Swakopmund and Walvis Bay
Surrounded by the ancient Namib desert and the inhospitable - but bounteous - Atlantic Ocean, the two towns are alive with activity and adventure.
When the British annexed the natural harbour of Walvis Bay, Germany was left with mile upon mile of barren shoreline in which to find a decent port. They chose an area north of the Swakop River for want of a better location and set to work building a port. It failed.
And that early failure saved what was later to become Swakopmund.
The town's early growth spurt - with typically German art-nouveau and neo-Gothic styles - faltered early in the 20th century when Germany's control of the country was ceded to South Africa losing all maritime operations to Walvis Bay.
Swakopmund wallowed in stagnation until a tar road connected it to the highlands of Namibia and thousands of affluent Windhoek residents. The old parts remain a charming relic of times gone by and the town has developed into a delightful seaside resort with recreation and relaxation high on its list of priorities.
For Walvis Bay, on the other hand, the future was never in doubt. On a coastline almost 1600km long, Walvis Bay is one of only two natural harbours - the other is Lüderitz - and this has guaranteed the bustling town a steady maritime trade and a host of industrial offshoots.
Industry aside, Walvis Bay has many attractions, not least of which are its massive populations of seabirds and shorebirds in a vast lagoon and south of the town at Sandwich Bay.
Swakopmund has many interesting German-influenced buildings from the early 1900s in a variety of styles: Kaiserliches Bezirksgericht - or State House; Woerman House and Damara Tower; the Alte Bahnhof - a fairytail railway station; the Kaserne; the neo-baroque Lutheran Church; and Haus Hohnezollern - purportedly a brothel in its hey day.
The Swakopmund Museum has displays of archaeology, ethnology, flora, fauna, history and mining; the Marine Museum is an engaging display of inshore reef marine life; coastal birds and a cross-section of the Benguela Current.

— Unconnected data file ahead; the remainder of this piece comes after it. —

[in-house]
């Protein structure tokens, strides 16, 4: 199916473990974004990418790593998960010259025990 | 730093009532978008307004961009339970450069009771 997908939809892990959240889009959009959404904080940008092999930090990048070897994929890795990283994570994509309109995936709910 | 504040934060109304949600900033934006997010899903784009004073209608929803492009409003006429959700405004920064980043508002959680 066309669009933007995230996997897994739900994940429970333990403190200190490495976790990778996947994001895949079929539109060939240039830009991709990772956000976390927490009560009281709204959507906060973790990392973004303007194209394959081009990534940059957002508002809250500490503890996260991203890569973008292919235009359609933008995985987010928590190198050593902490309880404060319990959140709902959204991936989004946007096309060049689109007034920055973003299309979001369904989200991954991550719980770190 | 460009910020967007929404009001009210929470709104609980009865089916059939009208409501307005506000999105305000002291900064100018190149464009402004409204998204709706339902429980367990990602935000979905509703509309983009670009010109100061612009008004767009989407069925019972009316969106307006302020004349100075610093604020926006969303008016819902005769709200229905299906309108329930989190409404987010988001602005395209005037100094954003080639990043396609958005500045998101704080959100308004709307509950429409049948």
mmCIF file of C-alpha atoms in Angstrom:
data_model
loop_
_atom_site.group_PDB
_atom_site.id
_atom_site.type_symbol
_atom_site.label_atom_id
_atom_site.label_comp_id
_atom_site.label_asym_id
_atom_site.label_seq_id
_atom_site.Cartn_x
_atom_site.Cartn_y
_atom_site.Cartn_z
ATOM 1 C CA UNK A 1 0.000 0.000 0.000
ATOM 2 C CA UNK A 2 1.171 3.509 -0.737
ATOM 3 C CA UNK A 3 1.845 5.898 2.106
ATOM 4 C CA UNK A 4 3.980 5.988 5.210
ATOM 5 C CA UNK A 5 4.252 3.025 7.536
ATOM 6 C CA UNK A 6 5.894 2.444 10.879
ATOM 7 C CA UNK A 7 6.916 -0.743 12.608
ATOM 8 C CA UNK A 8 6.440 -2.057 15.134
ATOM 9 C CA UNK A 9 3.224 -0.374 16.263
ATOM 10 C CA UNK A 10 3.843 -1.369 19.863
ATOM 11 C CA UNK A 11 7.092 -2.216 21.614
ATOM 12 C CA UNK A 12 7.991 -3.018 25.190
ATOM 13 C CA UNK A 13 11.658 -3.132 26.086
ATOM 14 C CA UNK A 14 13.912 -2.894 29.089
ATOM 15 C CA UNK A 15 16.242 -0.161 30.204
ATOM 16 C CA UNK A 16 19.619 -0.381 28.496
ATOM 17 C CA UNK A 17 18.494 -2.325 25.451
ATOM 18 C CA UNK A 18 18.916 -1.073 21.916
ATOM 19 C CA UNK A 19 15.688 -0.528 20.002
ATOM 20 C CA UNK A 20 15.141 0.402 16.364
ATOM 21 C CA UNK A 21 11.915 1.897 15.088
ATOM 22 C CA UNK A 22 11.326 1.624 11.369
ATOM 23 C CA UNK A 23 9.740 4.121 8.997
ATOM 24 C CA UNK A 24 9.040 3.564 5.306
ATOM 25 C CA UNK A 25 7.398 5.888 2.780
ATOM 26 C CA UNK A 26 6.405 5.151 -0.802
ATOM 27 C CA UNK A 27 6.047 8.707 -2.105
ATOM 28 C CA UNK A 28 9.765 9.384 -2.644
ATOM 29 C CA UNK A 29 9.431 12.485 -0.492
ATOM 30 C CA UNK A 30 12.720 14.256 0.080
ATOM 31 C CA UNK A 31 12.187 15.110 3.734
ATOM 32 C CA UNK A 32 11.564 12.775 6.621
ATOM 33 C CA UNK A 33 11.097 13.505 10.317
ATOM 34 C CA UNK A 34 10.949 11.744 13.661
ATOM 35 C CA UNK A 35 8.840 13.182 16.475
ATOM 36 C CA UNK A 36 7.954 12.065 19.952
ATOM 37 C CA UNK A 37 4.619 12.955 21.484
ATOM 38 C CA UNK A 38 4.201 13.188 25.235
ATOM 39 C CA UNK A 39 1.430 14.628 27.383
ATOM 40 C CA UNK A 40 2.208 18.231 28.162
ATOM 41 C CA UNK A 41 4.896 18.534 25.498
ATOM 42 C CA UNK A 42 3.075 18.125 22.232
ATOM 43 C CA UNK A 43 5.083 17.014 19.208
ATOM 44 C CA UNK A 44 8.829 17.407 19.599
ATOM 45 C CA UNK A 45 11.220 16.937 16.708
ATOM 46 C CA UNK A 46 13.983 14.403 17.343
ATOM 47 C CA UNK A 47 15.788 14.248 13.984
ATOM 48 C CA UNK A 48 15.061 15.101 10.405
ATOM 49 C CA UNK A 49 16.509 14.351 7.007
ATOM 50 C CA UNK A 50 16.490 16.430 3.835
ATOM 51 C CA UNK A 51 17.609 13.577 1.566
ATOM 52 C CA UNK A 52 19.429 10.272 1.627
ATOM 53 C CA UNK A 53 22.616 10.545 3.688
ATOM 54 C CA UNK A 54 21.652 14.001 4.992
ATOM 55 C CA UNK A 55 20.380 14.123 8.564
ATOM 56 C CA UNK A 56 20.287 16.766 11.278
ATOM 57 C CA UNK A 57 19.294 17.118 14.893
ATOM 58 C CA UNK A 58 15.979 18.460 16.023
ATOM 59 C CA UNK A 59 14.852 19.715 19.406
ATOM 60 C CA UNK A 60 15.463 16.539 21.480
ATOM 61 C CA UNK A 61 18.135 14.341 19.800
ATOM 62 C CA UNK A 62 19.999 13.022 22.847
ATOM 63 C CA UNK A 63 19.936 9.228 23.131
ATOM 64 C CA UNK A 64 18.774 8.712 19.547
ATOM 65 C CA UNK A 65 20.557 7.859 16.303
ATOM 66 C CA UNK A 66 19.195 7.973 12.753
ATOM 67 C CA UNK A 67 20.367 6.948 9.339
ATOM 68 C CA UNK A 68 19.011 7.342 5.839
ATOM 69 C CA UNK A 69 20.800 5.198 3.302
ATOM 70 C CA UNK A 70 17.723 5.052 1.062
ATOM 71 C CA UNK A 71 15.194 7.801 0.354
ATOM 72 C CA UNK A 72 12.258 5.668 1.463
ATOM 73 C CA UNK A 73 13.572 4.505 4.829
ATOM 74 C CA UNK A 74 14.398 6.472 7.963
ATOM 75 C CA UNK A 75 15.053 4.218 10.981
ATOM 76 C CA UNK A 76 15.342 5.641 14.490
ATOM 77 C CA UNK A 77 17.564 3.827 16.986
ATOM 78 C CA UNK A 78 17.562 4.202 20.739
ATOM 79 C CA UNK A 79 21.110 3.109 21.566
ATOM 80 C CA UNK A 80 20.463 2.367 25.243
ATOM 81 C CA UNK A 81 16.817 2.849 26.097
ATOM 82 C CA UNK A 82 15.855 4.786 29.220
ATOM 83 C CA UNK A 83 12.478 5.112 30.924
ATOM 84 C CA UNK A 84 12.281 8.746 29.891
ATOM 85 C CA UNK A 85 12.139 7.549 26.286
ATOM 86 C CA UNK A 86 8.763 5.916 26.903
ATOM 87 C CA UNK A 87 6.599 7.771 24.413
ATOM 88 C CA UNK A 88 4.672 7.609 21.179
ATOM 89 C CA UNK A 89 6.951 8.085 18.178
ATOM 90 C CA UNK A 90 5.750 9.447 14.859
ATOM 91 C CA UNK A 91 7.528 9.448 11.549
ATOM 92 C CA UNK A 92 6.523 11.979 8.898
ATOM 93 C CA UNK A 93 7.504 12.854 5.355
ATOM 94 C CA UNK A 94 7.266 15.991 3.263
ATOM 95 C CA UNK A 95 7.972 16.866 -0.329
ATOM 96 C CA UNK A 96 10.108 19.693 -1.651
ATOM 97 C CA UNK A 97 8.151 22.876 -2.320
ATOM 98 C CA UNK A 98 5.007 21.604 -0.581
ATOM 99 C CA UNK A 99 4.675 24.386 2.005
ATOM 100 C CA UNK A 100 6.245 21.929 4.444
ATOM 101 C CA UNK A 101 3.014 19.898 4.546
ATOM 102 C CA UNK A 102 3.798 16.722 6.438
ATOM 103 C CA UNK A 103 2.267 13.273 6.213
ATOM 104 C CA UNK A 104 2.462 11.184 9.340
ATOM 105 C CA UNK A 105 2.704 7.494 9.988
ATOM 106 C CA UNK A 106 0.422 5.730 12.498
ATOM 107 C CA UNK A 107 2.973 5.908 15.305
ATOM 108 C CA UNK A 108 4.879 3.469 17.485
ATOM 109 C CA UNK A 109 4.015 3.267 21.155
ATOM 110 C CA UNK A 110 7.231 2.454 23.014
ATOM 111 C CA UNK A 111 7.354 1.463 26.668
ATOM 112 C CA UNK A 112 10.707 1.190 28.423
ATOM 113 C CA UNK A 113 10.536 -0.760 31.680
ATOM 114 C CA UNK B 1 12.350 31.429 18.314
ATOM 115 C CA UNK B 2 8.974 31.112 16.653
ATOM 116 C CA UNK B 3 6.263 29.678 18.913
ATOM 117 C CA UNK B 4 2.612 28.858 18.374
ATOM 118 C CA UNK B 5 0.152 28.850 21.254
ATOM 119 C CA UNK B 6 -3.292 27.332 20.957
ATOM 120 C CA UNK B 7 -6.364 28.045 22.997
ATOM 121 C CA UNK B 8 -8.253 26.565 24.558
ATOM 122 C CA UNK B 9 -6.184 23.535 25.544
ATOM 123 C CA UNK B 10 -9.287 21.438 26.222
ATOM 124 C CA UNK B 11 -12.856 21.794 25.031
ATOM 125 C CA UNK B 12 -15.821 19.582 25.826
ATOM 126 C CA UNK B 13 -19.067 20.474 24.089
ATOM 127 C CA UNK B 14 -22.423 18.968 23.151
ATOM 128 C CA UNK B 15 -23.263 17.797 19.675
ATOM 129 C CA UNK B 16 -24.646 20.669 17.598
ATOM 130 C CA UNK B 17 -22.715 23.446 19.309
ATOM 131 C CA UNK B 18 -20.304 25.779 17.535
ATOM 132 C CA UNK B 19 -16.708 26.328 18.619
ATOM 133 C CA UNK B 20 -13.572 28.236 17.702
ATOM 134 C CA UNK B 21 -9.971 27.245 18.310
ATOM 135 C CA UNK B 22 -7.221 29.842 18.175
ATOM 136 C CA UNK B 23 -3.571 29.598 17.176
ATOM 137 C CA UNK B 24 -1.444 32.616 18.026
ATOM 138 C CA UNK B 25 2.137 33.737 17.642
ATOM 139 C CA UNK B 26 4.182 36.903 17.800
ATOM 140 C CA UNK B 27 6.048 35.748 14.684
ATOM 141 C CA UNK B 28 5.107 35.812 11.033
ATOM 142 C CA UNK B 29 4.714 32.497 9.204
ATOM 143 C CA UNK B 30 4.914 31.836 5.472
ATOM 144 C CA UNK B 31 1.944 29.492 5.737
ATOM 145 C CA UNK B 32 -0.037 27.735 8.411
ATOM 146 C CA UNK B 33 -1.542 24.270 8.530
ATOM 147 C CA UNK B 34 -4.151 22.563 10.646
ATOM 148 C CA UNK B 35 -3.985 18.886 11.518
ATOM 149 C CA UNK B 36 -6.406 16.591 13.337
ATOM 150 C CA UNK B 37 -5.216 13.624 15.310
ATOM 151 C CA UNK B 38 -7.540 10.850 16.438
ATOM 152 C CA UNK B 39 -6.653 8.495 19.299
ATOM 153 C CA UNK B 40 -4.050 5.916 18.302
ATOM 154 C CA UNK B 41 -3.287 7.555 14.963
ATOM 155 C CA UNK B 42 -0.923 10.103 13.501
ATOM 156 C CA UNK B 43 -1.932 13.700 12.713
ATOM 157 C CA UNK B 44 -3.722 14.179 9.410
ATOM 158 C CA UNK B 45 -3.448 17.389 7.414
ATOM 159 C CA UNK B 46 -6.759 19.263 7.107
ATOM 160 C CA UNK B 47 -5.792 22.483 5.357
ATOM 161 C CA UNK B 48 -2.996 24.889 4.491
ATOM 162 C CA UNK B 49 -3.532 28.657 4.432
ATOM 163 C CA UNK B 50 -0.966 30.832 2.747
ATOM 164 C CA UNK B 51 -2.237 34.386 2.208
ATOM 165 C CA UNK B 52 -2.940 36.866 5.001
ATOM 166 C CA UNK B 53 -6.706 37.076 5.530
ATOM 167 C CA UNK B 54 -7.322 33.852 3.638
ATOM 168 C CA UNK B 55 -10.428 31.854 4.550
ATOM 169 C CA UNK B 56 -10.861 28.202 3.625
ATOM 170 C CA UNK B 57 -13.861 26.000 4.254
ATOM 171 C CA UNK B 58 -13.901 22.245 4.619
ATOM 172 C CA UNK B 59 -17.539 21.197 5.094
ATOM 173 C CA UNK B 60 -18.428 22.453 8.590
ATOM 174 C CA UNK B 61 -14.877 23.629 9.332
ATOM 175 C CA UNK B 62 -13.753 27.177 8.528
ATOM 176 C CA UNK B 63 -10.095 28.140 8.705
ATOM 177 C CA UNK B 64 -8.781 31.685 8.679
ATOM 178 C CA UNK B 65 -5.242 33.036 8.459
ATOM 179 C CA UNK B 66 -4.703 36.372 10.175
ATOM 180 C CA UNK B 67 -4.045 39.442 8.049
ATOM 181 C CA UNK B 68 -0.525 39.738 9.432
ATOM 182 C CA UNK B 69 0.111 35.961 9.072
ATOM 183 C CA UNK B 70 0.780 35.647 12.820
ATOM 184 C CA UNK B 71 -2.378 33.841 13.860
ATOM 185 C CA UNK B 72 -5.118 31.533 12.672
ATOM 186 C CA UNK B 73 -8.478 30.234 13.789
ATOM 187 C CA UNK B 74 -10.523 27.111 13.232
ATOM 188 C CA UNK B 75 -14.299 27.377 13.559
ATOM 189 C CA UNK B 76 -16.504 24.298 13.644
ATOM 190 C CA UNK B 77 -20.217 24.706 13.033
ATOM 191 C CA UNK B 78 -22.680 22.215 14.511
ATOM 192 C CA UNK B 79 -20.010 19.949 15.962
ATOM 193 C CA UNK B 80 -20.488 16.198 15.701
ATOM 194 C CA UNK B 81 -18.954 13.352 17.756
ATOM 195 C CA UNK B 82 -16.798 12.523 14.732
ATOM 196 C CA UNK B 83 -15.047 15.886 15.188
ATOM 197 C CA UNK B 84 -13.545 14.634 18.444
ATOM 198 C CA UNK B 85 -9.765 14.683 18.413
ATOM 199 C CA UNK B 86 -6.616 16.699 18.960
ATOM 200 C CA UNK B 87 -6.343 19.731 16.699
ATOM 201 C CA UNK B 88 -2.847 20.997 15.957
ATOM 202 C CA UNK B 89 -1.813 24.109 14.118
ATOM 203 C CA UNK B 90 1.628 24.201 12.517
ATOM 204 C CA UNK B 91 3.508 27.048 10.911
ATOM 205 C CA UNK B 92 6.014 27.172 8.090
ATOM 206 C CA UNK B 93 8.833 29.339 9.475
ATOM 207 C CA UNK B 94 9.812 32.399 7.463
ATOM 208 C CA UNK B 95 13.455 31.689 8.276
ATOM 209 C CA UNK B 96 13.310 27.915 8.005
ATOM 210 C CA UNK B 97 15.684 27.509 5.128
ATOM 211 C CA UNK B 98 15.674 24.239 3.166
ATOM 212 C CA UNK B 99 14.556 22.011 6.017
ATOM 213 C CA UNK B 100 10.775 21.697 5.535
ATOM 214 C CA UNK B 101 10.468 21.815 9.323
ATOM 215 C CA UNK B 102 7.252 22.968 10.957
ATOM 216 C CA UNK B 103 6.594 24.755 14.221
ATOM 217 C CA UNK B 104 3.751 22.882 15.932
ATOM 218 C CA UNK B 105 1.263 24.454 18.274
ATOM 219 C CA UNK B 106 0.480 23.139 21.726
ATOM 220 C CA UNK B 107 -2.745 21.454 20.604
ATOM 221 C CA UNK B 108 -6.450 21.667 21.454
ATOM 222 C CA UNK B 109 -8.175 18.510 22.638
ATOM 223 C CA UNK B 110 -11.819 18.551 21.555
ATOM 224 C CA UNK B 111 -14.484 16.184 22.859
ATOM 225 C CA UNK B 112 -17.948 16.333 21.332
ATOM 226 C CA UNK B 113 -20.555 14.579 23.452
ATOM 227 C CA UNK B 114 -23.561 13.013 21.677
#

For its size, Swakopmund has an astonishing array of restaurants that serve mainly seafood, steak and many German staples. We will recommend a few when you make your booking.
Swakopmund and Walvis Bay have a lot on offer for the adventure-seeker: quad-biking, sand-boarding, dune-boarding, horse-riding, mountain biking, skydiving, surfing, surf and offshore fishing, dolphin cruises and diving - although the water temperature is below friendly. And Rossmund Golf Club is developing into one of the world's best desert courses.
Walvis Bay is famous for its wetland birds. The greater wetlands area consists of the tidal lagoon, man-made salt pans and an arm of sand that ends at Pelican Point. The Walvis Bay lagoon has been recognised as by the Ramsar Convention as a wetland of international importance. The bay supports over 40 species of bird and its population exceeds 150,000 - the greatest concentration of shorebirds and seabirds in southern Africa. Half are intra-African migrants, just under half are Palearctic migrants and the remainder coastal residents.
Notable species include flamingos, plovers, grebes, European and African black oystercatcher pairings, pelicans, terns, plovers and gulls.
South of the town and virtually inaccessible is the impressive Sandwich Bay, which also has a massive population of wetland birds.
Inland from Walvis Bay takes you into the Namibia Naukluf Park and towards Sossusvlei where the main local attractions are the Kuiseb Delta, its rivercourse and canyon, Tumas Plain with its granite inselbergs and the encroaching dune sea that keeps the Walvis Bay municipality busy.
A 35km drive along the coast goes past Long Beach towards Swakopmund and many of the adventure activities take place behind the first few dunes.
Page last updated: 7 May 2014